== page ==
The case was the result of a movie about Hillary Clinton produced by the conservative group, Citizens United, that it wanted broadcasted on cable channels during the 2008 Democratic primaries. However, the federal courts thought the movie was more of a political advertisement and applied political campaigning regulations.
The case evolved slightly to consider whether the ban on the purchase of political ads placed on corporations and labor organizations, which prevented the infusion of even more corporate money and influence on government, should be overturned.
In a 5-4 decision, the conservative segment of the Supreme Court ignored precedent and opened the door for the use of corporate profits to further corporate interest by influencing elections. In many cases, campaign spending wins elections and the pressure will be on both Republicans and Democrats to secure corporate support. This support, of course, comes at a price-one paid by the American public.
The court used the First Amendment to make the argument of free speech under the pretext that a corporation has the legal right of a "person." Justice Anthony Kennedy wrote the majority opinion, stating, "If the First Amendment has any force, it prohibits Congress from fining or jailing citizens, or associations of citizens, for simply engaging in political speech."
However, what sounds democratically engaging is actually a license to corrupt, which is why the regulation existed in the first place. Justice John Paul Stevens wrote of such in his dissent, "The court's ruling threatens to undermine the integrity of elected institutions around the nation."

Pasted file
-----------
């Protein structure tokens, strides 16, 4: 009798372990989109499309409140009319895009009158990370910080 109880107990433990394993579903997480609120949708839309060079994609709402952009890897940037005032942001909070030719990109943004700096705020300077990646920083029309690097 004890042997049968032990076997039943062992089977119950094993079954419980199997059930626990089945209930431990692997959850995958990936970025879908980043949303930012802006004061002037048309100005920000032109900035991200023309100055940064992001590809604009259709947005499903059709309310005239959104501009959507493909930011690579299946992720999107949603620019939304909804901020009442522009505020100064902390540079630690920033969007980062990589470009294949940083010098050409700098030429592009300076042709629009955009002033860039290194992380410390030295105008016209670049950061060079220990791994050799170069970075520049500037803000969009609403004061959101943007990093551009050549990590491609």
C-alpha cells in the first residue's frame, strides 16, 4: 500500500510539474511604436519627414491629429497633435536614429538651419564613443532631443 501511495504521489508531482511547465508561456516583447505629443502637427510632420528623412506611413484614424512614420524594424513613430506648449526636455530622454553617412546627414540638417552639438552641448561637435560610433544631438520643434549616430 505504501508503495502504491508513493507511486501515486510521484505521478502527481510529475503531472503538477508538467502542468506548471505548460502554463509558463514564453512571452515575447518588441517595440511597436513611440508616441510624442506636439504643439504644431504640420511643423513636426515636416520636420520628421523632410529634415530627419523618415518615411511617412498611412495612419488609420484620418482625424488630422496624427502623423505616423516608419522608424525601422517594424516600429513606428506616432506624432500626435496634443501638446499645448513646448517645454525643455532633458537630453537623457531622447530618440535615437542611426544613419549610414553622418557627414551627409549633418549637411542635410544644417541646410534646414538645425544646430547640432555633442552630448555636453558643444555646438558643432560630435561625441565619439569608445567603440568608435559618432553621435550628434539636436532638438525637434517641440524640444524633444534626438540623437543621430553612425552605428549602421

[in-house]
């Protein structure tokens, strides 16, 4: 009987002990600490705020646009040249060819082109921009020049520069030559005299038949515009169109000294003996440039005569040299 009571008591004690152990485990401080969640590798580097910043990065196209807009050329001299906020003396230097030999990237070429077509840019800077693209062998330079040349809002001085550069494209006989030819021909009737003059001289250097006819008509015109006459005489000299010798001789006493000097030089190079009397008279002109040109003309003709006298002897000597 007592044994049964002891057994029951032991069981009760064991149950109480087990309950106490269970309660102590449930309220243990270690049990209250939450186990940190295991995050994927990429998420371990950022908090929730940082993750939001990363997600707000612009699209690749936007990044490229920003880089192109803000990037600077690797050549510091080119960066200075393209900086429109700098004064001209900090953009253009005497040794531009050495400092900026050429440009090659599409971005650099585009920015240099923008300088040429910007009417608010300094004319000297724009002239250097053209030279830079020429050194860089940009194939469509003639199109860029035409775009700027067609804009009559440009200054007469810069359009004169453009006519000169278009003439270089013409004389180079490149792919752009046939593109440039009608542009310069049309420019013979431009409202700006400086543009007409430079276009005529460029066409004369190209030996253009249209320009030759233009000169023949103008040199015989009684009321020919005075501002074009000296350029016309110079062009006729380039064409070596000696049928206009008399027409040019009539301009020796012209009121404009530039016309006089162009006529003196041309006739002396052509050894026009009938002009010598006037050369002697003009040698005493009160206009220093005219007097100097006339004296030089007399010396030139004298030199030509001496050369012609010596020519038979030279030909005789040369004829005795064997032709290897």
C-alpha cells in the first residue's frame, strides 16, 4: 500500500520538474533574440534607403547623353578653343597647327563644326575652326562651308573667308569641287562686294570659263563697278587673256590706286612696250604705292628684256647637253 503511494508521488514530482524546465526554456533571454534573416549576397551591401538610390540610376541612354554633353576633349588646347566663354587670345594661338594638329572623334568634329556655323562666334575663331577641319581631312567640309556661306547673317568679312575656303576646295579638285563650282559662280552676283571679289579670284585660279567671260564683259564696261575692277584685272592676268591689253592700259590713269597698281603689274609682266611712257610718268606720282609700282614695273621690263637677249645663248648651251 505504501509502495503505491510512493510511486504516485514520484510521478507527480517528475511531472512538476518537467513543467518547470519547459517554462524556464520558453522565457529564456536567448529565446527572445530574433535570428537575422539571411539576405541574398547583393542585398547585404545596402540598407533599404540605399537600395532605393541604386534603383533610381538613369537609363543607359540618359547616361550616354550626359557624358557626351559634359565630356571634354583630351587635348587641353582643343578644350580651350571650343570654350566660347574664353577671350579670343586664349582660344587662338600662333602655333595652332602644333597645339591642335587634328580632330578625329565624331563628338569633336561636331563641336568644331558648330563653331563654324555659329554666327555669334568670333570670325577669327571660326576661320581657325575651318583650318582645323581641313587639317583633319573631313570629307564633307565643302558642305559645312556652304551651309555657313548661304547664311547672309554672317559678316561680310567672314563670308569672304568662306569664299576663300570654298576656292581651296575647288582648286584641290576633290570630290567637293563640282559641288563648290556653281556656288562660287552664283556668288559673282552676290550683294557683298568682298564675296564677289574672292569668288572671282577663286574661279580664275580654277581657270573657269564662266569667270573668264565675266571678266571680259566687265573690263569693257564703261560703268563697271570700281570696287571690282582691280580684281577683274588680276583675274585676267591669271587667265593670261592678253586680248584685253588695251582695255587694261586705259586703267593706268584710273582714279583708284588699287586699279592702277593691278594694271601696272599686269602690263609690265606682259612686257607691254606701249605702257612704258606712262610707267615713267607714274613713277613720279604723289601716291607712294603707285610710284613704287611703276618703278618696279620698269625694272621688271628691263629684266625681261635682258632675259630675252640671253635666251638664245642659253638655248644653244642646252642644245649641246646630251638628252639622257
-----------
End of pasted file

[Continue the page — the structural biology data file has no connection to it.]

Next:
What it really means to the American public is that their hard work for a corporation, and the profits realized therein, may be used by corporate officers and directors to help elect candidates or support issues that they adamantly oppose.
Daniel J.H. Greenwood, Professor of Law, Hofstra University School of Law, in his blog for the American Constitutional Society, agrees and takes it one step further, "Most importantly, if corporations - which are not citizens and many of which are multi-national organizations with interests that may be radically opposed to those of ordinary Americans - are allowed to freely intervene in our elections, then each citizen must have a corresponding decrease in influence. My contribution means less if I must compete with BP-Amoco and not just my fellow Americans' money."
What is also means for voters is that they will have to sort through the interest of corporations and labor unions who choose to engage in political advertisements. The advertisements will likely lead to more misconceptions, more half-truths and more negative campaigning. Those that will spend to win elections will be counting on an uninformed public, one that will subscribe to marketing over education in casting their votes. After all, who has the time to research each and every political assertion?
It seems that America is willing to continue down this dangerous road, one that avoids the interest of ordinarily middle class Americans in favor of industries that need bailed out because they are "too big to fail" and corporations who are given the green light to run roughshod over our economic and political systems.
We do not fight. The wealthy are dominant and united, the rest of us are powerless-divided into conservatives and liberals, fighting over things like immigration and abortion. We not only succumb to the ideologies that created this system, but we march it forward. We patriotically raise our fist for capitalism while our political systems become corrupt, the poor get poorer and the sick die. We've sold out democracy. I don't know how much clearer the picture needs to be.